Note: Other Department Appeals Board decisions are at:

Healthcare, LLC v. Leavitt, 2006 U.S. Dist. LEXIS 88906 (D. Ky. 2006). CMS found that Hamburg Healthcare, a nursing home, was not in substantial compliance with the Conditions of Participation in the Medicare and Medicaid programs. After numerous surveys and visits where the nursing home was warned each time that its provider agreement might be terminated absent change, CMS terminated the nursing home’s provider agreement. There was no finding of immediate jeopardy. 42 C.F.R. § 489.53 provides that the provider must have 15 days notice of an impending termination absent a finding of immediate jeopardy. No notice was given. The nursing home sued for an injunction, which was granted due to the lack of notice.

Delta Health Group, Inc. v. United States HHS, 459 F. Supp. 2d 1207 (D. Fla. 2006). CMS sought to impose a civil monetary penalty on the successor of a fined nursing home where the successor accepted assignment of the provider agreement rather than going through the certification process for a new provider agreement. This case includes a detailed discussion of the administrative process through which civil monetary penalties are imposed and appealed. It also discussed the process through which provider agreements are assigned.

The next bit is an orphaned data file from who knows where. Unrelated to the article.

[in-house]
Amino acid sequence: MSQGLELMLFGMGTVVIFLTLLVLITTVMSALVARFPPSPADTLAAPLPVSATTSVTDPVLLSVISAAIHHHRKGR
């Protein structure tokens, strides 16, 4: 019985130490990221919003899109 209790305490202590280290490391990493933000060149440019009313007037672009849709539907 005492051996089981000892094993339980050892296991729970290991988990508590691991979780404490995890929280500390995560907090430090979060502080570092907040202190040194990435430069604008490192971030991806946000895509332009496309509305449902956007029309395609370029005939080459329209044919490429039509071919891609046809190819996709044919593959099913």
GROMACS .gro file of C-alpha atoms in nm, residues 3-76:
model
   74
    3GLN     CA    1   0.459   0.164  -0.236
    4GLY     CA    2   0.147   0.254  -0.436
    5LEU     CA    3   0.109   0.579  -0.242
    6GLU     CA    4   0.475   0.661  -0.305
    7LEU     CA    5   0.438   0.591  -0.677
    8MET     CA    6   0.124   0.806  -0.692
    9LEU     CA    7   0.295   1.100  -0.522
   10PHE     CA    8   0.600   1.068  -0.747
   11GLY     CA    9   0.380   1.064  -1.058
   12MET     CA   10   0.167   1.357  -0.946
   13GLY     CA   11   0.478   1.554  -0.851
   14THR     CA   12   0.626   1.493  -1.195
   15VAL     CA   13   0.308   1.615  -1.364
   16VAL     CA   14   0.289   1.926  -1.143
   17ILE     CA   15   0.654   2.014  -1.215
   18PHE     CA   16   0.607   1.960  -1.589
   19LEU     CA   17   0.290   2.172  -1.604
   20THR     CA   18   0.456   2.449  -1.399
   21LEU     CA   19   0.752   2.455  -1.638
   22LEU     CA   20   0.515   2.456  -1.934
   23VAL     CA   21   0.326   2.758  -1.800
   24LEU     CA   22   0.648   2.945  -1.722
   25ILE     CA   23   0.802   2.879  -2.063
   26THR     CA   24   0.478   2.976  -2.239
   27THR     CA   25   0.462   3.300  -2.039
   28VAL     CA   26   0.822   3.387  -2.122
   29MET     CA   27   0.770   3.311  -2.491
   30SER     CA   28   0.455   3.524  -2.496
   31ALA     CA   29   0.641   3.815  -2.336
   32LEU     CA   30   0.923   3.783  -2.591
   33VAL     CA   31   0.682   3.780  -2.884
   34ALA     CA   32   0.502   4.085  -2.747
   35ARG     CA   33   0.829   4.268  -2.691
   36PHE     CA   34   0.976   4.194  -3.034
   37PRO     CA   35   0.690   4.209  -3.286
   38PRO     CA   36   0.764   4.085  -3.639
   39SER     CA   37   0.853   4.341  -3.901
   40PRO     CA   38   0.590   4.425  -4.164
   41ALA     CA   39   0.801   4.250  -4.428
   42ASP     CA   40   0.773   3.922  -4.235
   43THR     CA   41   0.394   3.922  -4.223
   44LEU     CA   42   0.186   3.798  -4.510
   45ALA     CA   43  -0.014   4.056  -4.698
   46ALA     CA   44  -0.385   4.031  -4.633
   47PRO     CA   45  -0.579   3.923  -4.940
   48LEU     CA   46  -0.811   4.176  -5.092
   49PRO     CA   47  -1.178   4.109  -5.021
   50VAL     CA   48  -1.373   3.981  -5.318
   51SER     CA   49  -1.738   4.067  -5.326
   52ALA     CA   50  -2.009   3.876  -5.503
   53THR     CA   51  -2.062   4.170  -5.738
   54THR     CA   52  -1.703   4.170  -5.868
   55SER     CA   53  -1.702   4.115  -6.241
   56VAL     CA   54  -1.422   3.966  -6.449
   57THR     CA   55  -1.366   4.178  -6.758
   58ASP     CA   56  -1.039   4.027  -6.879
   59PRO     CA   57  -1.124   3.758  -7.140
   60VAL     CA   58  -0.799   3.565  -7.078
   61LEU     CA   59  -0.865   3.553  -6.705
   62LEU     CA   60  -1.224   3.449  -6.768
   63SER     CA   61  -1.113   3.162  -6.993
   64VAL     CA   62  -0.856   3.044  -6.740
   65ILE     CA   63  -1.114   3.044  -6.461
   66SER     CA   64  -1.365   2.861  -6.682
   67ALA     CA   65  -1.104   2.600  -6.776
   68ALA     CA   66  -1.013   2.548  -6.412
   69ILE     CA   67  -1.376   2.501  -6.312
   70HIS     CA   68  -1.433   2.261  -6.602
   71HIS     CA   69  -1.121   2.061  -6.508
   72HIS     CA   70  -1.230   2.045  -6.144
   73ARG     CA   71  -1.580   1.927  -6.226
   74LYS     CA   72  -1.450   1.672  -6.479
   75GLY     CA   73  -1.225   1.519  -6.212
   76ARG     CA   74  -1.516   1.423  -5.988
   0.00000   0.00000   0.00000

N. Mont. Care Ctr. v. Leavitt, 2006 U.S. Dist. LEXIS 69898 (D. Mont. 2006). Nursing home appealed after it failed a survey and CMS threatened to terminate its provider agreement. After immediate jeopardy items were corrected, the sanction was downgraded to denial of payment for new admissions and withdrawal of approval for nurse aide training program. The denial of payment resulted in a loss of $43,600. The nursing home appealed. The violations related to F-Tags 272, 279, 323 and 333. The primary argument reviewed here is that the survey materials were illegal because they constantly changed. The argument was rejected, noting that survey protocols are procedural in nature and are not subject to rule making notice requirements.

United States v. Bell, 2006 U.S. Dist. LEXIS 23031 (D. Pa. 2006). The government prosecuted a case under 18 U.S.C. § 1347, alleging violations of 42 C.F.R. § 483.15 and 42 C.F.R. § 483.25. Defendants Marth Bell and Atrium I Nursing and Rehabilitation Center were found guilty. In a post-trial motion, Defendants argued that the standards of care in 483.15 and 483.25 are vague and ambiguous. The court denied Defendant’s motion, finding that the government’s case was not merely a failure to meet the required standards of care, but for health care fraud based on a scheme to falsify records in an attempt to conceal from State and federal agencies the substandard care being provided. The court found that Defendants’ conduct went well beyond a mere failure to provide care and elevated the wrongdoing to criminal fraud.

See McLain v. Mariner Health Care, Inc., 279 Ga. App. 410 (Ga. Ct. App. 2006), infra (discussing Medicare and Medicaid regulations as evidence of the standard of care).